Five Times Bigger Than Full Frame at a Fraction of the Cost: The Mamiya RB67

Five Times Bigger Than Full Frame at a Fraction of the Cost: The Mamiya RB67

Have you ever wanted to shoot medium format but don’t know where to start? Have you been wanting to try shooting film but 35mm doesn’t seem like it’ll be enough? The RB is here to help. 

The Mamiya RB67 sets the standard for an affordable 6x7 medium format film camera. If you’ve never shot 120, it’s an incredible experience. Think of it like an all manual 35mm film camera that has so much more perceived resolution when viewing two photos at the same size, you’ll never want to go back. Coming in at nearly 5 times the frame size as full frame/35mm film, a proper 6x7 camera with a good lens can make anyone a fan. 

My experience with this camera has admittedly been somewhat limited by its size and weight. Until I got a smaller medium format camera, the RB67 was my go-to body but has been relegated to photos around the house or not far from a car. Nevertheless, it’s one of my favorite cameras and I won’t ever sell it. Lately, it’s been my camera for studio work and I couldn’t be happier with the results. 

The “RB” of the RB67 stands for “Rotating Back.” There are 3 versions of the RB: RB67 Pro, RB67 Pro-S, RB67 Pro-SD. The original model made its debut in 1970 and is probably the least common model as I’ve never seen one before. The Pro-S model came out in 1974 and saw a few improvements to the camera. Namely, they added an indication to the focusing screen that indicates whether the back is rotated into portrait mode or if it is still in landscape. While this may seem like a frivolous or unnecessary addition, it’s quite nice to have. The final model, the Pro-SD, was released in 1990; more than 15 years of the Pro-S started its production.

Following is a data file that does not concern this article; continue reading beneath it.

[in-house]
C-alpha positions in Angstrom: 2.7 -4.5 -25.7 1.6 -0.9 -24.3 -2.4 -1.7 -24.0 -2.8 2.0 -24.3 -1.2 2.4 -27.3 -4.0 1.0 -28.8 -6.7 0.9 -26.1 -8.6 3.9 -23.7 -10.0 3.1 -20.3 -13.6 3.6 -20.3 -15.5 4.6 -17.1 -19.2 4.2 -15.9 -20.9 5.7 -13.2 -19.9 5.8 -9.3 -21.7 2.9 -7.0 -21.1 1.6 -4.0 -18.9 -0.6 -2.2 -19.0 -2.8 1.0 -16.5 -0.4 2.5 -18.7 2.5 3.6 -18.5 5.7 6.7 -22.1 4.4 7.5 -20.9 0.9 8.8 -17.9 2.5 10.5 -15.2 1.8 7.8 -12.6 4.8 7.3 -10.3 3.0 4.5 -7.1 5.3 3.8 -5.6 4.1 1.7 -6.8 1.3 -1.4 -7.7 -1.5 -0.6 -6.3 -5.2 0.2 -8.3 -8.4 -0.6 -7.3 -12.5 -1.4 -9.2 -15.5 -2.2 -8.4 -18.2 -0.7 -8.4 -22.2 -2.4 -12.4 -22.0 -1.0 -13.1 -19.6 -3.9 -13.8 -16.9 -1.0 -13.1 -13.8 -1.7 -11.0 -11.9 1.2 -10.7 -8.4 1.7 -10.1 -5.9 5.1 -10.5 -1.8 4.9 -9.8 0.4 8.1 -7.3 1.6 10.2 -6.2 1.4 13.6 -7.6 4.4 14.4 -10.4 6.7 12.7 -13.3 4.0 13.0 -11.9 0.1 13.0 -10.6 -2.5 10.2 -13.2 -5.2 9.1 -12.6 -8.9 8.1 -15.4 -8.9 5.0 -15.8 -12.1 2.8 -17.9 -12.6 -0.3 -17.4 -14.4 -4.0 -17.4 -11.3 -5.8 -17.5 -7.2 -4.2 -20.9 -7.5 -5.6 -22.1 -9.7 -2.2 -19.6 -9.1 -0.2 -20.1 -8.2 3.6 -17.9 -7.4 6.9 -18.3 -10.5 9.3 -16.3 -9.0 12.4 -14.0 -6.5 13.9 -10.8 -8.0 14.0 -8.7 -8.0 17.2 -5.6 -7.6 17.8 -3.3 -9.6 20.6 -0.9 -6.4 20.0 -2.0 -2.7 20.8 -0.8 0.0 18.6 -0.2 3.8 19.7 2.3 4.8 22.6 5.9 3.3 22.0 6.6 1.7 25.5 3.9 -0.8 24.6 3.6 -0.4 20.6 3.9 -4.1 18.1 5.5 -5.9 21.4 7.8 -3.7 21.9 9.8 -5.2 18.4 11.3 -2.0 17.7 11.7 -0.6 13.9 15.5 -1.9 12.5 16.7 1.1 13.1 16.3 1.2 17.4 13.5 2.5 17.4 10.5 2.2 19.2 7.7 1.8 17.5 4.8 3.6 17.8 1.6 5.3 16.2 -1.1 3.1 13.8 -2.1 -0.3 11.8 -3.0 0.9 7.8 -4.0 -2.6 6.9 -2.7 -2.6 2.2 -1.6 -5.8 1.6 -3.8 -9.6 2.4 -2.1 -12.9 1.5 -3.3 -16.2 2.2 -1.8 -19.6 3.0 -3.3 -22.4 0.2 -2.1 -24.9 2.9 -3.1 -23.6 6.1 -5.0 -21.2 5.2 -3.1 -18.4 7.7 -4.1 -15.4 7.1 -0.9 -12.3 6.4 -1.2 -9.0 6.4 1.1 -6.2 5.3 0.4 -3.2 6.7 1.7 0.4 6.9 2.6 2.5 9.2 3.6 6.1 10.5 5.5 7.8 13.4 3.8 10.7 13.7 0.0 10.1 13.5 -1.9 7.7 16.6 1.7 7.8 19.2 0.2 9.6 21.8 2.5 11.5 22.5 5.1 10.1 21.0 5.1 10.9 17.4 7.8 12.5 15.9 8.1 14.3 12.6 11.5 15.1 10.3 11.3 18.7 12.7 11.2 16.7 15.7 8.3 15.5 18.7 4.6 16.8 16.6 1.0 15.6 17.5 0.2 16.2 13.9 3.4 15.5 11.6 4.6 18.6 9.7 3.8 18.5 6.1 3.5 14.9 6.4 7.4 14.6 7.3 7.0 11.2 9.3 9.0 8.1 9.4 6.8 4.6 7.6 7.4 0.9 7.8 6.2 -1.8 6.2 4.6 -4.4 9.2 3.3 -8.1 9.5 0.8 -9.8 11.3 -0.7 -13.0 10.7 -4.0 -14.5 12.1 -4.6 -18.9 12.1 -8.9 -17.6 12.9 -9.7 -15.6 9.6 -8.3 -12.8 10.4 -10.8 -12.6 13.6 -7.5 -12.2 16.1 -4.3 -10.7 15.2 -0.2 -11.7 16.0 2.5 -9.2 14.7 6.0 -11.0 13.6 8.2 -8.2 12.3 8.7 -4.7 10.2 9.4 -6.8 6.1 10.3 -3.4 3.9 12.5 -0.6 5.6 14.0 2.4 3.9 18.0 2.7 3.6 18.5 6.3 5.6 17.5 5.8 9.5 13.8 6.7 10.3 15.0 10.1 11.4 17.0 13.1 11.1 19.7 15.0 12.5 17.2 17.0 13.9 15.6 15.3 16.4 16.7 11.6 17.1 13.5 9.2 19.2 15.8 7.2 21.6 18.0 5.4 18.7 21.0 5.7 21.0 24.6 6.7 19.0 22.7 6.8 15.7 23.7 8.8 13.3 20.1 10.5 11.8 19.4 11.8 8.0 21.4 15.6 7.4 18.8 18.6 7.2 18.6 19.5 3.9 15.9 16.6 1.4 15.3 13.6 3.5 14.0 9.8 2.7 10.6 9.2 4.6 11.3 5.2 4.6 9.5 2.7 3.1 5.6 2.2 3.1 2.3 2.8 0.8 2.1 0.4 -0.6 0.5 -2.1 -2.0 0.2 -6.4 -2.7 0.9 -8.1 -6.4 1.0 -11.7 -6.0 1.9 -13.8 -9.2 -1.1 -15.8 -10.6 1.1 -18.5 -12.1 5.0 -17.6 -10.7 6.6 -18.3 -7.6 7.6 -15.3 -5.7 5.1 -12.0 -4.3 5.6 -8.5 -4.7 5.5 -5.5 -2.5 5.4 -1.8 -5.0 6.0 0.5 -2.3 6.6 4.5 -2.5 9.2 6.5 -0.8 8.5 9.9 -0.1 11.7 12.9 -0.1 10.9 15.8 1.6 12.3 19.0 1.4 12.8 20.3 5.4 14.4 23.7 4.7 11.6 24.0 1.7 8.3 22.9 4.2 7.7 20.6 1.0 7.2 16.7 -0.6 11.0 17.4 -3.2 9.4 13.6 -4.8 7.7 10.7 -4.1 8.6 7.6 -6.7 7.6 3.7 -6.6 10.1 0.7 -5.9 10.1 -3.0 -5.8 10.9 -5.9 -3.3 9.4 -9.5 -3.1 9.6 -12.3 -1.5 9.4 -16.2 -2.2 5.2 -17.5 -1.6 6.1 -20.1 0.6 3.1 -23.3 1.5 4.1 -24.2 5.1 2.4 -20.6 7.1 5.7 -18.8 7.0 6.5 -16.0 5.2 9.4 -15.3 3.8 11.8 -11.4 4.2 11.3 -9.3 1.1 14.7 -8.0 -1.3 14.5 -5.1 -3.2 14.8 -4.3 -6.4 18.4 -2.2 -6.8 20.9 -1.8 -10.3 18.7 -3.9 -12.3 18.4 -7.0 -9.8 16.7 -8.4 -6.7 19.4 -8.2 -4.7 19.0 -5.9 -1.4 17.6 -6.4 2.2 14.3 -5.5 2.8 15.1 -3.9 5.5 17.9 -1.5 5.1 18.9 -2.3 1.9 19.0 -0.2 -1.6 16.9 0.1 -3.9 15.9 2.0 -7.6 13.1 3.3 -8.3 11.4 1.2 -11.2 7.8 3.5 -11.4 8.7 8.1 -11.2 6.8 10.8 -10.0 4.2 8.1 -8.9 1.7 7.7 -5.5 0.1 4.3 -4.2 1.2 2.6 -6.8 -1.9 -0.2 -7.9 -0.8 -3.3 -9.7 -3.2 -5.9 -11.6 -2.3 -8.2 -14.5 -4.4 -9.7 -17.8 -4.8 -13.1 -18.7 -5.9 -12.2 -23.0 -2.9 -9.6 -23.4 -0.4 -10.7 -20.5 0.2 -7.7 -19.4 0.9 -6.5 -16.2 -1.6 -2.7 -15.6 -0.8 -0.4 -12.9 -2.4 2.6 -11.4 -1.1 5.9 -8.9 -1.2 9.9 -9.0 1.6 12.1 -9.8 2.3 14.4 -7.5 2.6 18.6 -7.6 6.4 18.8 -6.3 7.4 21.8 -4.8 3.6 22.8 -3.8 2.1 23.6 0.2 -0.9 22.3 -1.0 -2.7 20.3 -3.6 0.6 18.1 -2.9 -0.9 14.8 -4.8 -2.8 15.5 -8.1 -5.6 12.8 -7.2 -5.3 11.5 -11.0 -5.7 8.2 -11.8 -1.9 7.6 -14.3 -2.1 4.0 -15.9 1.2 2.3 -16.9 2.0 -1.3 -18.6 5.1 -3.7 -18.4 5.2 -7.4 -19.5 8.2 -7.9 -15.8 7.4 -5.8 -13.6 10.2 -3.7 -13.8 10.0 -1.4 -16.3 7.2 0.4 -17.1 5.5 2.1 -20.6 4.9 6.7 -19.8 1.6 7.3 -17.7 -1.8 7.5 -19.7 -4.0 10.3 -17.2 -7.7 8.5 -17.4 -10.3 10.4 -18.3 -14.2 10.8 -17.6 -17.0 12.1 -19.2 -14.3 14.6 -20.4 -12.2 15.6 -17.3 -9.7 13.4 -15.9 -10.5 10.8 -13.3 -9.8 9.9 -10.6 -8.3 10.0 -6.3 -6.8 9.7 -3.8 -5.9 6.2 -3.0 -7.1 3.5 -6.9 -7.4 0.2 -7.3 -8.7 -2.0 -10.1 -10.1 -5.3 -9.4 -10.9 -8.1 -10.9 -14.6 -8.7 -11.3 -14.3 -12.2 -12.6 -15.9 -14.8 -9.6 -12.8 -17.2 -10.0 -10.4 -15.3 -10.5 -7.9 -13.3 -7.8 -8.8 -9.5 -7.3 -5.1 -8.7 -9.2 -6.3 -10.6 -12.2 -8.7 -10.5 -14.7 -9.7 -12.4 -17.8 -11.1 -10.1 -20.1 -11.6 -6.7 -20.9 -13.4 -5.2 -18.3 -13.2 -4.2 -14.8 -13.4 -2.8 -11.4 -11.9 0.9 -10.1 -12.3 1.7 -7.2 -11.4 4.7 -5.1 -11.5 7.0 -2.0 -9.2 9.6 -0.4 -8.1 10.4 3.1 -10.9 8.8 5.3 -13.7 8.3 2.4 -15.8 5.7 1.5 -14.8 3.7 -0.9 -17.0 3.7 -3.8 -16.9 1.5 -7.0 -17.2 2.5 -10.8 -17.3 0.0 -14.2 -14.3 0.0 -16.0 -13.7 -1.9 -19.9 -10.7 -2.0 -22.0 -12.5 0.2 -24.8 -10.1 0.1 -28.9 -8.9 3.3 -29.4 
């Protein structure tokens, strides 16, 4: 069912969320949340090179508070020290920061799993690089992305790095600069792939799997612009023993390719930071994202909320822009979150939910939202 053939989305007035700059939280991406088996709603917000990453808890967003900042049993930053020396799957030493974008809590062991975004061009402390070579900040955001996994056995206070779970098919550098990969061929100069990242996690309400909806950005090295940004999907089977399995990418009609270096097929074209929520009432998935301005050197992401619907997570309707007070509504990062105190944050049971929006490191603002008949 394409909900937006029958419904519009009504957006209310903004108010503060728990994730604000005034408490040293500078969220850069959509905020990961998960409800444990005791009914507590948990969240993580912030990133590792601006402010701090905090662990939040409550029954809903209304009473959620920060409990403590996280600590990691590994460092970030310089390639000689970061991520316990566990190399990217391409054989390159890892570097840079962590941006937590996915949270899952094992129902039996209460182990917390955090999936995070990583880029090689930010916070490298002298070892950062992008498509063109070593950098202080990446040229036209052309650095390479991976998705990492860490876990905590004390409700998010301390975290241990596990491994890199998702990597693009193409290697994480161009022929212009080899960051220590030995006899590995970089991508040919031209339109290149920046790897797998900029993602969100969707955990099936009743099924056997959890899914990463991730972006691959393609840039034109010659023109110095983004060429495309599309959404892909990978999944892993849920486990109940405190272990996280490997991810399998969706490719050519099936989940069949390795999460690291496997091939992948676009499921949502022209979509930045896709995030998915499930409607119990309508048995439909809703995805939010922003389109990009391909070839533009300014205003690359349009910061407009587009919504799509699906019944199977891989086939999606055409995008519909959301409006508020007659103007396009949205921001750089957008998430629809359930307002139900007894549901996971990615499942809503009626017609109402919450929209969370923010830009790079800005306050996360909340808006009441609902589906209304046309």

Build Quality

If you’ve ever picked up or held an RB67, you know the camera is basically a fancy looking anchor. It is built to withstand the worst abuse you could imagine putting a camera through. And given that it’s 100% manual, it’ll work in even the most extreme conditions. The fact of the matter is that build quality is so good, it’s honestly the only thing worth complaining about for the entire camera. Ironic, no? Though I’ve thus far been lucky enough to not have to not have any issues with my camera, I’ve read on online forums that some people can have issues with the bellows. It does seem like the Achilles heel of the camera but I’ve never met anyone who has ever owned this camera and had this issue.